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This is likely a great time to hike this trail!  Check out "Prefered" months below, keep in mind this is an estimate.

Payne Creek Tr #637 - Lost Creek WA, CO

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Difficulty 4 of 5
Distance One Way 9.8 miles
Trailhead Elevation 8,019 feet
Elevation Gain 1,856 feet
Accumulated Gain 2,936 feet
Kokopelli Seeds 19.58
Interest Perennial Creek & Peak
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Author HAZ_Hikebot
author avatar Guides 16,862
Routes 16,287
Photos 24
Trips 1 map ( 6 miles )
Age 24 Male Gender
Location TrailDEX, HAZ
Historical Weather
Trailhead Forecast
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Preferred   Aug, Jun, Jul, Sep
Sun  4:35am - 7:31pm
Official Route
0 Alternative

Likely In-Season!
Part of the Lost Creek Wilderness trails. Begins at the Payne Creek Brookside Trailhead and terminates at the Colorado Trail.

This trail provides access into the northeast portion of the Lost Creek Wilderness. It is a relatively gentle trail overall, climbing gradually through ponderosa and lodgepole pine forests and an aspen grove created by a 135 acre fire in 1926. It then descends into open meadows along Craig Creek. Payne Creek is named for Jim Payne, who once logged the area and had a mill two miles up the creek from the Platte River. Payne and others logged all the way up the valley to the divide between Payne Creek and Craig Creek in the late 1800's and early 1900's. There are sites suitable for overnight camping in Craig Meadows. Because most of the Payne Creek Trail is in designated wilderness, Wilderness regulations apply.

Leaving the trailhead near Bailey, the Payne Creek Trail and the Brookside-McCurdy Trail rise gently and soon reach a trail junction at the foot of a large private meadow. Here the two trails diverge, with the Payne Creek Trail bearing left and the Brookside-McCurdy Trail bearing right. The trail crosses a small drainage and then rises gradually along the west side of Payne Gulch, crossing the wilderness boundary. The next stretch from the Payne Creek crossing to the high point is fairly steep as the trail climbs up an old logging road. This climb puts hikers into a pleasant aspen grove, which is a great place to take a break. The trail now begins to descend into the Craig Creek drainage. In the large open meadow along Craig Creek, the trail first runs down the north side of the creek, then crosses to the south. The trail then continues in a southeasterly direction until you reach the Bluestem Draw flowing north into Craig Creek. Shortly thereafter, the trail crosses another unnamed drainage flowing north into Craig Creek and begins to climb out of the Craig Creek drainage to meet the Colorado Trail.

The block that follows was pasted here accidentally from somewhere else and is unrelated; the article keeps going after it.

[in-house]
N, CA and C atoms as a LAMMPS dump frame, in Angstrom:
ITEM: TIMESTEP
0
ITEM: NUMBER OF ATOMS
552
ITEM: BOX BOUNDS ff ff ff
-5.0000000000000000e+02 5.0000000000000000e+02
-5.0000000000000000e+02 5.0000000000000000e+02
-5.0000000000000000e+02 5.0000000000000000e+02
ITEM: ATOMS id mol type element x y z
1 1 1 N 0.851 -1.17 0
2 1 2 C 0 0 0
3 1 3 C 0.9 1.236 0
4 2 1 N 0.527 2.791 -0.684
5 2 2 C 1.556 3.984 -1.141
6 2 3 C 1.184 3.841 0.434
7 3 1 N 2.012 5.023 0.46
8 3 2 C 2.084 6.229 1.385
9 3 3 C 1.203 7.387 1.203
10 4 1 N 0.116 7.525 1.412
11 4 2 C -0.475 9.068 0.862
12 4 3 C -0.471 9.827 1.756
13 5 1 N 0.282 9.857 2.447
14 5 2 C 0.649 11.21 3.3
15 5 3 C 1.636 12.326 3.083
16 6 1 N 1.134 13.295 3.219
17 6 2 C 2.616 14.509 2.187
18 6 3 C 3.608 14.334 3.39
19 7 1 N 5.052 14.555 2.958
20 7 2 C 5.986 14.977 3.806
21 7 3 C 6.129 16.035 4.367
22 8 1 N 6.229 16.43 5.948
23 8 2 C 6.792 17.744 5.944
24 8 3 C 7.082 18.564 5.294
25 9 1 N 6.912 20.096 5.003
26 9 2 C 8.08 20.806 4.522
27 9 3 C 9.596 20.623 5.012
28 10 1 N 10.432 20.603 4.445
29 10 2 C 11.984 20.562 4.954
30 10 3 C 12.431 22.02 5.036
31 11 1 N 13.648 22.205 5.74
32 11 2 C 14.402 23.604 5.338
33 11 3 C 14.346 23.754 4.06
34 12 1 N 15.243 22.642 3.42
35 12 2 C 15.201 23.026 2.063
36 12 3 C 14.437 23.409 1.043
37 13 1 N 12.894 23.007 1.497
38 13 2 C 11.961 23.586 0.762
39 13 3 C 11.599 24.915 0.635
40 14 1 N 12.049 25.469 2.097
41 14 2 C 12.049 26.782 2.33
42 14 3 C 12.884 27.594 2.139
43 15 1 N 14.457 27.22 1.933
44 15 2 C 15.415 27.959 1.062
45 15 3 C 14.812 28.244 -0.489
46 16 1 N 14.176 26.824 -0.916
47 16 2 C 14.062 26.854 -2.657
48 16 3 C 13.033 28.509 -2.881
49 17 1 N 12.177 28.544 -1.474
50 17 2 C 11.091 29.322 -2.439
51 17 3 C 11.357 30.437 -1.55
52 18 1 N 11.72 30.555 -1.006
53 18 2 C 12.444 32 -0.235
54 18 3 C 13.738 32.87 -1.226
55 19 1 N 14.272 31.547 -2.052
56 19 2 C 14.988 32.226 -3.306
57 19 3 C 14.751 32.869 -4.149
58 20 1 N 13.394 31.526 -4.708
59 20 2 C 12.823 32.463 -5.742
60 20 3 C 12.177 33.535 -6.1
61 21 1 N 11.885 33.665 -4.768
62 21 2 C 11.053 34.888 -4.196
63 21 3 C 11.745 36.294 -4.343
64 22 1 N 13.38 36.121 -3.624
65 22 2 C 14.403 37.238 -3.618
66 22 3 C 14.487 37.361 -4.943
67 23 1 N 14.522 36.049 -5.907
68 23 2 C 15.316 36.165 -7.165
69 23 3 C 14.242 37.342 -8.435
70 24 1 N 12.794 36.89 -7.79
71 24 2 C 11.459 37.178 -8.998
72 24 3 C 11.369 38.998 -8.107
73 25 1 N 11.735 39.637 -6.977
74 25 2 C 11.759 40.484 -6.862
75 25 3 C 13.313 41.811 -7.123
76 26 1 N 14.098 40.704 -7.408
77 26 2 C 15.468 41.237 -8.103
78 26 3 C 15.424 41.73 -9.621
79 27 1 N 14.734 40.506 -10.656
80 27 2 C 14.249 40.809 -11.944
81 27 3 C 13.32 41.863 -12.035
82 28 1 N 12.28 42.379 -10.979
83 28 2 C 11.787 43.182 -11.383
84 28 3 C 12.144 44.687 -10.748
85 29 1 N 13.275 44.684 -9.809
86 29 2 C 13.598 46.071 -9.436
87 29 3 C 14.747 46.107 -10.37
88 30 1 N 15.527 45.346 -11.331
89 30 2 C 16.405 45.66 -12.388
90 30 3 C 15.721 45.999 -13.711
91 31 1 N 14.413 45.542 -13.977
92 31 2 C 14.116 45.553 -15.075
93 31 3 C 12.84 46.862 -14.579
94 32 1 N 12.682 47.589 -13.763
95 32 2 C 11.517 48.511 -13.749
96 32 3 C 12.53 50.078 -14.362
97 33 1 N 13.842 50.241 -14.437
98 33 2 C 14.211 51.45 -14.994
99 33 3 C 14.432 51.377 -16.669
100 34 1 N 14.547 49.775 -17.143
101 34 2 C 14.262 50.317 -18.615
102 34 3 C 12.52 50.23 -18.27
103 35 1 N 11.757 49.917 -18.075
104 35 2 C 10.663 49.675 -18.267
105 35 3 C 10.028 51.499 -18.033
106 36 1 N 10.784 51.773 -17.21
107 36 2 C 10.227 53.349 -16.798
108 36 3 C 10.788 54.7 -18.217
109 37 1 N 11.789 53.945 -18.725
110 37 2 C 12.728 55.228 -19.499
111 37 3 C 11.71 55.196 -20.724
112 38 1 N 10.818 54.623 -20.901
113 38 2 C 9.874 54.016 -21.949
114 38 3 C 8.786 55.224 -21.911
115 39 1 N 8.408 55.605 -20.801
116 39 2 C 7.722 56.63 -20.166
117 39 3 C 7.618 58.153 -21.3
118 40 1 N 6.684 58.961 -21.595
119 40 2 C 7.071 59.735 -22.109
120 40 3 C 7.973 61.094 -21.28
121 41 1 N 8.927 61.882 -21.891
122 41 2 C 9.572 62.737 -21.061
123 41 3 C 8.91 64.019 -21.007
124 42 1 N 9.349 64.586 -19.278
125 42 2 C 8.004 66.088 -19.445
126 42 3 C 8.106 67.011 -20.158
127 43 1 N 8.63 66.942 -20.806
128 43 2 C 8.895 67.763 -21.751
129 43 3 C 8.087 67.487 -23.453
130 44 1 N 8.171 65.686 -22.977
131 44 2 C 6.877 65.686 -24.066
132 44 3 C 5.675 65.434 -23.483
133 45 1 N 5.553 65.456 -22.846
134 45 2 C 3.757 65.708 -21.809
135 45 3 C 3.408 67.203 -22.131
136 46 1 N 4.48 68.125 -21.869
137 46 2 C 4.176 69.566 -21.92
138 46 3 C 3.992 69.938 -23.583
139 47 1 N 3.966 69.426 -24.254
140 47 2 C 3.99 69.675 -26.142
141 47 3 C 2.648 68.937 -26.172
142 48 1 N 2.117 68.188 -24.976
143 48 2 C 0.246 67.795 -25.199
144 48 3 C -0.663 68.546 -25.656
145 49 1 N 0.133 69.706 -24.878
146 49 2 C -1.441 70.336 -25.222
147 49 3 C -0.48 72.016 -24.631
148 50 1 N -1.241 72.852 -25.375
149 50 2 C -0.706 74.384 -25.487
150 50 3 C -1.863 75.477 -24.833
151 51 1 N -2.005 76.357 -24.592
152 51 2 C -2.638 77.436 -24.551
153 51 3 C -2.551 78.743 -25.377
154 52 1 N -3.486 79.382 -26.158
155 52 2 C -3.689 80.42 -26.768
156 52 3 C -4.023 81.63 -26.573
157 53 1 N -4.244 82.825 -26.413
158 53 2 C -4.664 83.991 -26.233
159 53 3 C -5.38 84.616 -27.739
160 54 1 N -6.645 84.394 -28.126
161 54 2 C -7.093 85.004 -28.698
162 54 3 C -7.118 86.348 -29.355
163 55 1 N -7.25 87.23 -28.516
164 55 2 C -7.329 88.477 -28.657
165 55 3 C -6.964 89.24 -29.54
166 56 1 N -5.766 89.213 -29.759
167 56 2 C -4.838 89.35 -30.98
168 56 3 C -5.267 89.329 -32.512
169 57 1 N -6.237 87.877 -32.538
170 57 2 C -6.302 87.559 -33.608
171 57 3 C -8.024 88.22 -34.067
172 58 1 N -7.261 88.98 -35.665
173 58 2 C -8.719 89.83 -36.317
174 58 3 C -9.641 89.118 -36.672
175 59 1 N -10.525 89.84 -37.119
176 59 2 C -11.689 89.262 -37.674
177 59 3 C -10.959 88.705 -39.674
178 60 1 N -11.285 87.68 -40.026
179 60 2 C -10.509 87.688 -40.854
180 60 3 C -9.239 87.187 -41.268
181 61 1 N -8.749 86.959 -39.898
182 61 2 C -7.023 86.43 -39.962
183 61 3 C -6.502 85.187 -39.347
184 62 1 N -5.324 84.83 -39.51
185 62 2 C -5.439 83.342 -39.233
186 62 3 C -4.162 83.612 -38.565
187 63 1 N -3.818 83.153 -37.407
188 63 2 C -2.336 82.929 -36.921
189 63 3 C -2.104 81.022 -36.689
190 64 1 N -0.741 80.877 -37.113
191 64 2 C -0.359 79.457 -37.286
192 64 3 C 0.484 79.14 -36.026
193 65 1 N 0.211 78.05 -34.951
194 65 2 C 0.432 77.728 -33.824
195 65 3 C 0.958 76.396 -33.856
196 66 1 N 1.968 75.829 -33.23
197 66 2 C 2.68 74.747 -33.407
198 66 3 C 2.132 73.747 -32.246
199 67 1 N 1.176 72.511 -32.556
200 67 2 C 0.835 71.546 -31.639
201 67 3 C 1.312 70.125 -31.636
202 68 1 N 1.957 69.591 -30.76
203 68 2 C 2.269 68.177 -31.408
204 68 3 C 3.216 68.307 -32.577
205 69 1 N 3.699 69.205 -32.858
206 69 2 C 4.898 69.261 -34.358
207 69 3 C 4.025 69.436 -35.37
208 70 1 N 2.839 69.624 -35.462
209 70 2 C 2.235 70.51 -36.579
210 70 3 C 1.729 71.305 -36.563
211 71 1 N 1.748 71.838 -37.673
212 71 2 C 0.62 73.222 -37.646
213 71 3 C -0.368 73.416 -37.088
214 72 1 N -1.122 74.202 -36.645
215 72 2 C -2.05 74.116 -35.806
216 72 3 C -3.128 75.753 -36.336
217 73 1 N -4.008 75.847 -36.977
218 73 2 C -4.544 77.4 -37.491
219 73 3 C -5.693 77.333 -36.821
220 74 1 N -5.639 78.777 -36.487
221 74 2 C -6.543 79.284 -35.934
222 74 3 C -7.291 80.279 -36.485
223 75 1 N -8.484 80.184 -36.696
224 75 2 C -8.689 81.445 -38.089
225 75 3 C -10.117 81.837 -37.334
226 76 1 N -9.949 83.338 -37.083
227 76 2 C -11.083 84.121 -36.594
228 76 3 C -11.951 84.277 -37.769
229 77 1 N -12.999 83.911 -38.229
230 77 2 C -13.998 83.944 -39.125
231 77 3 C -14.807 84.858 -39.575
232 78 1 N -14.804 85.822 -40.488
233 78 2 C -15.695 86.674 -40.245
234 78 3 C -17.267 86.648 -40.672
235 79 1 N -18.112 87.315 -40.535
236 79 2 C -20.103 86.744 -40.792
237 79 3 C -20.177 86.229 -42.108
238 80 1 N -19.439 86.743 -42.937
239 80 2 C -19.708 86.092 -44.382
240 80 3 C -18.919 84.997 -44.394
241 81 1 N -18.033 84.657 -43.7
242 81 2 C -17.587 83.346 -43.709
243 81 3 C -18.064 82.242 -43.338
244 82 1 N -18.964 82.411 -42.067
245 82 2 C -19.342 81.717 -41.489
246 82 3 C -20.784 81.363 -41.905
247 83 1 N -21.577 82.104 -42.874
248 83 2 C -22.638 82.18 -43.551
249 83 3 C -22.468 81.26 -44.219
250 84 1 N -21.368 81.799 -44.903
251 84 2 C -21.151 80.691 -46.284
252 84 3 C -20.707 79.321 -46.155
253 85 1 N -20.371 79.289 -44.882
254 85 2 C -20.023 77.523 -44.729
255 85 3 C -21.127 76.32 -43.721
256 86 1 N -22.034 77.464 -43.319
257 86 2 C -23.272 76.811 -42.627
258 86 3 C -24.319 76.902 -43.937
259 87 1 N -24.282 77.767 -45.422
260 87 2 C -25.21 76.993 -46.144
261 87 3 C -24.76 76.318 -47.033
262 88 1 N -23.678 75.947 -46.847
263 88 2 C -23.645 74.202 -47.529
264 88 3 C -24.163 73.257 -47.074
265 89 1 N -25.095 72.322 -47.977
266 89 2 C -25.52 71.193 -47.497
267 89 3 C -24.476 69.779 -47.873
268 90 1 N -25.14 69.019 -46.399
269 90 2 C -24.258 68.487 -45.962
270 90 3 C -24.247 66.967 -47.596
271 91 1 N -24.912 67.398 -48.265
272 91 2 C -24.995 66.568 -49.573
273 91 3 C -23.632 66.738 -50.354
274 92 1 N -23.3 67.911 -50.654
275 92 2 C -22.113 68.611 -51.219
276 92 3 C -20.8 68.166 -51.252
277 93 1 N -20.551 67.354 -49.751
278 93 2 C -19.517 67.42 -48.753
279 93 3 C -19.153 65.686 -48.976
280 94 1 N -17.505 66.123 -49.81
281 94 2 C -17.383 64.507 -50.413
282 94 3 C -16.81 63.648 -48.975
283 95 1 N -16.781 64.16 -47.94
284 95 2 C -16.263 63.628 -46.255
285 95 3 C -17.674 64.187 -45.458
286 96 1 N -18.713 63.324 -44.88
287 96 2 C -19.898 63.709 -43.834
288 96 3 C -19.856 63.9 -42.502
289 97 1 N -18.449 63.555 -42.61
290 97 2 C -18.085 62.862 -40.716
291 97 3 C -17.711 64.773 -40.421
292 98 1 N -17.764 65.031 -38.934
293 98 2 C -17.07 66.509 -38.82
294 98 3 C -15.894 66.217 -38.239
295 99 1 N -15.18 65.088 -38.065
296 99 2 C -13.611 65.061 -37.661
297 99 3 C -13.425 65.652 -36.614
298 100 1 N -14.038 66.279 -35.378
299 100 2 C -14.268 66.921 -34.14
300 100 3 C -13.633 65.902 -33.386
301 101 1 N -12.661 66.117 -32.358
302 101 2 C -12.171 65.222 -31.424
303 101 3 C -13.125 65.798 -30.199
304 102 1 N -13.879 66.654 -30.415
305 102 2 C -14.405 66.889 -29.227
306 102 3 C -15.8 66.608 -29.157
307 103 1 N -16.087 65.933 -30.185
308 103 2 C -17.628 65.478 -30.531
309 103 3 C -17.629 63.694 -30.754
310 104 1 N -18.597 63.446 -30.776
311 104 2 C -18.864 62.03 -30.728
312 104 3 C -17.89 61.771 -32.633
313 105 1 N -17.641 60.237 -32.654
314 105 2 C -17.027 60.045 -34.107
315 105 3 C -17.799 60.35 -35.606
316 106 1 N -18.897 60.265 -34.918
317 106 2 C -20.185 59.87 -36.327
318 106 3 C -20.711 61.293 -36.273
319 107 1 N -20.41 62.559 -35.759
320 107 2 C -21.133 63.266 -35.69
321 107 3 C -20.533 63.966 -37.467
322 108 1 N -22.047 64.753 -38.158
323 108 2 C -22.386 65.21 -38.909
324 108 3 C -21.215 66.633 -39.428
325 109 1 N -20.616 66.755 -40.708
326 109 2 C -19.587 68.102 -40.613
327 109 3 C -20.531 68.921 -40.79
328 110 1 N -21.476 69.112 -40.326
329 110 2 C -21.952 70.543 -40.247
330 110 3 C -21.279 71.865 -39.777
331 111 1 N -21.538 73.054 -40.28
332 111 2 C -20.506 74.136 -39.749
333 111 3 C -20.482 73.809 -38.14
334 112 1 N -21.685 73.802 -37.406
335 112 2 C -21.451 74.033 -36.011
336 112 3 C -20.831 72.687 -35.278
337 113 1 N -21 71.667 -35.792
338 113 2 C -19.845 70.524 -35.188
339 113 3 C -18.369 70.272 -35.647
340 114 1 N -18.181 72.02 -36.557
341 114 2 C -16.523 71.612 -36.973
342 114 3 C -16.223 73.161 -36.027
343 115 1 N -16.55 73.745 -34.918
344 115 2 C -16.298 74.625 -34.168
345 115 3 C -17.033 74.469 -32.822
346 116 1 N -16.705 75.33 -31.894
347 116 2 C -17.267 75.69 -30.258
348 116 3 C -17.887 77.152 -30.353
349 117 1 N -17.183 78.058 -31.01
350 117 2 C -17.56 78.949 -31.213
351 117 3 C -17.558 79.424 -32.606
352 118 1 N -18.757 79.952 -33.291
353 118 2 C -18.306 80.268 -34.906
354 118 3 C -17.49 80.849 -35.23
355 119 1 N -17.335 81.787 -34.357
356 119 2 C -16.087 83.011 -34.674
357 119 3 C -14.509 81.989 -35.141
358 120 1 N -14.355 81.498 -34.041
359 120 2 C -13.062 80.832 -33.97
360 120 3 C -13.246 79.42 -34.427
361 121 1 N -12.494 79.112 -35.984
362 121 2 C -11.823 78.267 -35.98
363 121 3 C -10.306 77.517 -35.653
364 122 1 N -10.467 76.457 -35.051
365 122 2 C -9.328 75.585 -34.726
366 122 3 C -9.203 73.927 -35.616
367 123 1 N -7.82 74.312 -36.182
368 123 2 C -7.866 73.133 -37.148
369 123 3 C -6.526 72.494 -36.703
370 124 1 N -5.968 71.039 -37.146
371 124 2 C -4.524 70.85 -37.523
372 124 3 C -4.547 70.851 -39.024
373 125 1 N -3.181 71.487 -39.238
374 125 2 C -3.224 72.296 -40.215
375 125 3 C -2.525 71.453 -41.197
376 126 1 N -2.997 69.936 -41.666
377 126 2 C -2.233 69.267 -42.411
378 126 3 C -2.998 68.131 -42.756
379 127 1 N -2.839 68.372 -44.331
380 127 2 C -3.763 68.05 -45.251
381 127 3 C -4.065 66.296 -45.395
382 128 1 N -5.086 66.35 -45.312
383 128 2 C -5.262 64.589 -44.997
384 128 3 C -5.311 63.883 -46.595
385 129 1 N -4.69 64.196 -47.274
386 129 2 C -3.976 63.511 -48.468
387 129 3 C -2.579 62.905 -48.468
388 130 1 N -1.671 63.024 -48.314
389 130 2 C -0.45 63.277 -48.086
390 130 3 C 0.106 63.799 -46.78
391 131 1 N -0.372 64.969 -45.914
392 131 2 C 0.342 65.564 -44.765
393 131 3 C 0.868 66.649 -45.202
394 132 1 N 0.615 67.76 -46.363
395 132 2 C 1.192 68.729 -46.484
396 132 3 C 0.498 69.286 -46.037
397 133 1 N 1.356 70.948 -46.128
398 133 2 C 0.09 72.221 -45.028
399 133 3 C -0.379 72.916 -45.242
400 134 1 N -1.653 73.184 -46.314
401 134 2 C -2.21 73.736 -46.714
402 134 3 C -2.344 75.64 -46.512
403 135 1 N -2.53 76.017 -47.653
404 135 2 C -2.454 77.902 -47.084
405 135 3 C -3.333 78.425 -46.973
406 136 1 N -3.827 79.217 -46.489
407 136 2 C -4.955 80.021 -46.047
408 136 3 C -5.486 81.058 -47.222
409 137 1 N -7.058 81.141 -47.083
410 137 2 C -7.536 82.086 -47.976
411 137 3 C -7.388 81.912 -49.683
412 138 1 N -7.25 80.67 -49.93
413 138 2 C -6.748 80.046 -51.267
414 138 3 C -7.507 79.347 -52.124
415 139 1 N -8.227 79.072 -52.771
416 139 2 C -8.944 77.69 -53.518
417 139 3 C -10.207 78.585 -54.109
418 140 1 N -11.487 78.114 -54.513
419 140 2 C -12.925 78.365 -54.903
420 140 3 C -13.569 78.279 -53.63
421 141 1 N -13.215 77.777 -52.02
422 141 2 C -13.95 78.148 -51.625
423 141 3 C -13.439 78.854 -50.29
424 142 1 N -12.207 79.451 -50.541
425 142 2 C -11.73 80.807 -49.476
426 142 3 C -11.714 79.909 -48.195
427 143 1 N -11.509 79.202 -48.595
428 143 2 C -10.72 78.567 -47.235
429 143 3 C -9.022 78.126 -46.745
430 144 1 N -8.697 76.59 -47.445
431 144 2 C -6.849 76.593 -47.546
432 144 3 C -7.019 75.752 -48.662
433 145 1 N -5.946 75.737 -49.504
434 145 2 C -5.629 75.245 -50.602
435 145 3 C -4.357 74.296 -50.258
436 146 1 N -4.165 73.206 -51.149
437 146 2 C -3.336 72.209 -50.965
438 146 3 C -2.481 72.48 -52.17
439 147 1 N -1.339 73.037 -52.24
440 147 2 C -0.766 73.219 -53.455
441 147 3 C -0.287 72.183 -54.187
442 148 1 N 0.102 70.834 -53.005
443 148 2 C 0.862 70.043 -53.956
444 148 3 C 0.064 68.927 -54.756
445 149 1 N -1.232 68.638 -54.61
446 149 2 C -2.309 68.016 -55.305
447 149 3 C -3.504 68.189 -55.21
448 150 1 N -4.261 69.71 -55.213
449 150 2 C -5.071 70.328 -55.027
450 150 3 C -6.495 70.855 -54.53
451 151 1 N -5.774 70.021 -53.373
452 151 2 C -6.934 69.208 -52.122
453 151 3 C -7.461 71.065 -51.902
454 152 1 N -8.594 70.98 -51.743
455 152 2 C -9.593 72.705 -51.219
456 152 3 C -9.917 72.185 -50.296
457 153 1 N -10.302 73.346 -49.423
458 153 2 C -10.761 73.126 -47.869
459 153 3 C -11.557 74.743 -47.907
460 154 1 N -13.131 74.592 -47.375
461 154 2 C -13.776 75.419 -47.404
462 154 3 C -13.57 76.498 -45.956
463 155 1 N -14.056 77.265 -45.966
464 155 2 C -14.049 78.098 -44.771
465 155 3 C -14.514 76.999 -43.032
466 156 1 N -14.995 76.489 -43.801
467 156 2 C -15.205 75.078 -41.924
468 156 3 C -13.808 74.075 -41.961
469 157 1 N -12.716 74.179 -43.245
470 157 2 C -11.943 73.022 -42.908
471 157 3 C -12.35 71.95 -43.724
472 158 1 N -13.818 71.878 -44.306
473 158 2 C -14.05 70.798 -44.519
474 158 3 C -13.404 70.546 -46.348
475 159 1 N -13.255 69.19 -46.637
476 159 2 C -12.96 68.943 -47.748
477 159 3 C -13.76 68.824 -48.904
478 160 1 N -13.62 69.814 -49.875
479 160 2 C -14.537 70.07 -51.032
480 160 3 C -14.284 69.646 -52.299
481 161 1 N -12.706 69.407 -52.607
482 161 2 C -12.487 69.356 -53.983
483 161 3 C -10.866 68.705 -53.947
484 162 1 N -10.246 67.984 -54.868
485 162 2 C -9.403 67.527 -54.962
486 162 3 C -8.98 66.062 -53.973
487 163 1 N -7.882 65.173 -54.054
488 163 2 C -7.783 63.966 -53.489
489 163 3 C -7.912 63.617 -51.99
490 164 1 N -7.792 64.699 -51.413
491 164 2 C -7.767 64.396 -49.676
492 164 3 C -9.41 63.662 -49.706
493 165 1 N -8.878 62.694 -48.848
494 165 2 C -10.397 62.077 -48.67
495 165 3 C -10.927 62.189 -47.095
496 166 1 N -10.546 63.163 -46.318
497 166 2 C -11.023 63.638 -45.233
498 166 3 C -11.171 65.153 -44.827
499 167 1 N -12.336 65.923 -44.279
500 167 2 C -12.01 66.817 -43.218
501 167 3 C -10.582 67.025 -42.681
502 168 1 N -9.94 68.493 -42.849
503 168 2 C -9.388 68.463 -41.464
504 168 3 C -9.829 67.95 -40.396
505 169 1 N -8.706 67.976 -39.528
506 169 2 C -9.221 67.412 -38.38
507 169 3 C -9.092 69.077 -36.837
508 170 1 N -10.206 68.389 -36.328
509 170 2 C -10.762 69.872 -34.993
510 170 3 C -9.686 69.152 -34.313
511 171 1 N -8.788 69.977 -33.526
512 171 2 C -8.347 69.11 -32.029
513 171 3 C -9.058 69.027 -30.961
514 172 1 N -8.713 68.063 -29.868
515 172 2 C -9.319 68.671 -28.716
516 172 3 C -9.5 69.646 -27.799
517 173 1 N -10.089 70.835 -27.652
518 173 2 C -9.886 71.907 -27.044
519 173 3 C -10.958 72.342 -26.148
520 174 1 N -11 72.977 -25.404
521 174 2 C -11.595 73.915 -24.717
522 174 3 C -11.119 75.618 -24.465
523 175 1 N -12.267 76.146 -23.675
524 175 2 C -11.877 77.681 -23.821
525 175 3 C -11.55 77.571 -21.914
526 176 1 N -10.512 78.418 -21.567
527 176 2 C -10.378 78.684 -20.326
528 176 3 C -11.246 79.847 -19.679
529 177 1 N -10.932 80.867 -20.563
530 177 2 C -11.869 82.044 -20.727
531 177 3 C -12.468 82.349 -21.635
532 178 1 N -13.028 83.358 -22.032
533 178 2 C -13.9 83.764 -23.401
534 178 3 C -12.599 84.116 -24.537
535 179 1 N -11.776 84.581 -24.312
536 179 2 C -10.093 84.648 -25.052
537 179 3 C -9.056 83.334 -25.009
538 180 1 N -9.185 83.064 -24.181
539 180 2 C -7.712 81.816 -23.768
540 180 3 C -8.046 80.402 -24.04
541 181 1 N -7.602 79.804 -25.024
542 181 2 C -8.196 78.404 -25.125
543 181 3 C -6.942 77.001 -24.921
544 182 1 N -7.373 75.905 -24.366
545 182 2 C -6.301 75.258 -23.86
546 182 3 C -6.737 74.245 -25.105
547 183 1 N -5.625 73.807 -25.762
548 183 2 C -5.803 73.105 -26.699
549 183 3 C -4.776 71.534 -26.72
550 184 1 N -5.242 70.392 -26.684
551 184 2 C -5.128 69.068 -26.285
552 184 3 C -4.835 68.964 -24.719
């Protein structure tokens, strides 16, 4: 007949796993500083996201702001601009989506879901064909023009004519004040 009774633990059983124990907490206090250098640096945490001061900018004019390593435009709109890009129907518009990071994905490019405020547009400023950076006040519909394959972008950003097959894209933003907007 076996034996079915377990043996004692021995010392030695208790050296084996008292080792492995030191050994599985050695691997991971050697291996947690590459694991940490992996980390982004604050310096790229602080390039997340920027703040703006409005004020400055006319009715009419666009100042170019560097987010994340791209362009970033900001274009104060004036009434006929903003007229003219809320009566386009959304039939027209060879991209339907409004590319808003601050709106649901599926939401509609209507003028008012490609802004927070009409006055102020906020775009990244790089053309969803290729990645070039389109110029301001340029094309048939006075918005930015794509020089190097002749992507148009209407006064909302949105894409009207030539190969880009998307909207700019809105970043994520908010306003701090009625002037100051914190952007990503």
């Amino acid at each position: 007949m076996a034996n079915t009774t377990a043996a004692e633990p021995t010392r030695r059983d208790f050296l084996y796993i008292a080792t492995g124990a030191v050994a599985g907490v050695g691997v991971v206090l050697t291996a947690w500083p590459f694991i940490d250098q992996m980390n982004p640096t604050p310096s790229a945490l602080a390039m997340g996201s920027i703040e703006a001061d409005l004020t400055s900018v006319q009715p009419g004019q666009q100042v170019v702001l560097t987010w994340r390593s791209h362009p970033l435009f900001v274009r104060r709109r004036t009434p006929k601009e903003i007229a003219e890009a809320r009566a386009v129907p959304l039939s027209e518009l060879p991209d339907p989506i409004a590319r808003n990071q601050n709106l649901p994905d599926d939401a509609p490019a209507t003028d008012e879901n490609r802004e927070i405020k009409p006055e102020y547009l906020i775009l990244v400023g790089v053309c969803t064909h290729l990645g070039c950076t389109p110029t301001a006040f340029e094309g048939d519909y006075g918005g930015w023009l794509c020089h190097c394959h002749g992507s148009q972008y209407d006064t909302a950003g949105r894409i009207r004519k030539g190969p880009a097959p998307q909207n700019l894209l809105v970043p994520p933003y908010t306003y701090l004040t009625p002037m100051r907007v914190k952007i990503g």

The Payne Creek Trail is the starting point for the Payne Creek Trail and the Brookside-McCurdy Trail. It also is one access points for the Craig Creek trail off of the Brookside-McCurdy Trail.

Check out the Official Route.

This is a moderately difficult hike.

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2018-07-14 HAZ_Hikebot

    One-Way Notice
    This hike is listed as One-Way.

    When hiking several trails on a single "hike", log it with a generic name that describes the hike. Then link the trails traveled, check out the example.
    WARNING! Hiking and outdoor related sports can be dangerous. Be responsible and prepare for the trip. Study the area you are entering and plan accordingly. Dress for the current and unexpected weather changes. Take plenty of water. Never go alone. Make an itinerary with your plan(s), route(s), destination(s) and expected return time. Give your itinerary to trusted family and/or friends.

    Permit $$
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    Map Drive
    FR / Dirt Road / Gravel - Car Okay

    To hike
    Travel west from Denver on US 285 to Bailey and turn left onto County Road 64 (28.3 miles from the 470 junction). Proceed across the river and through town and travel .5 miles to a fork in the road. Veer left at the fork and travel 1.6 miles to the trailhead on your left.
    page created by chumley on May 28 2013 6:21 pm
    90+° 8am - 6pm kills
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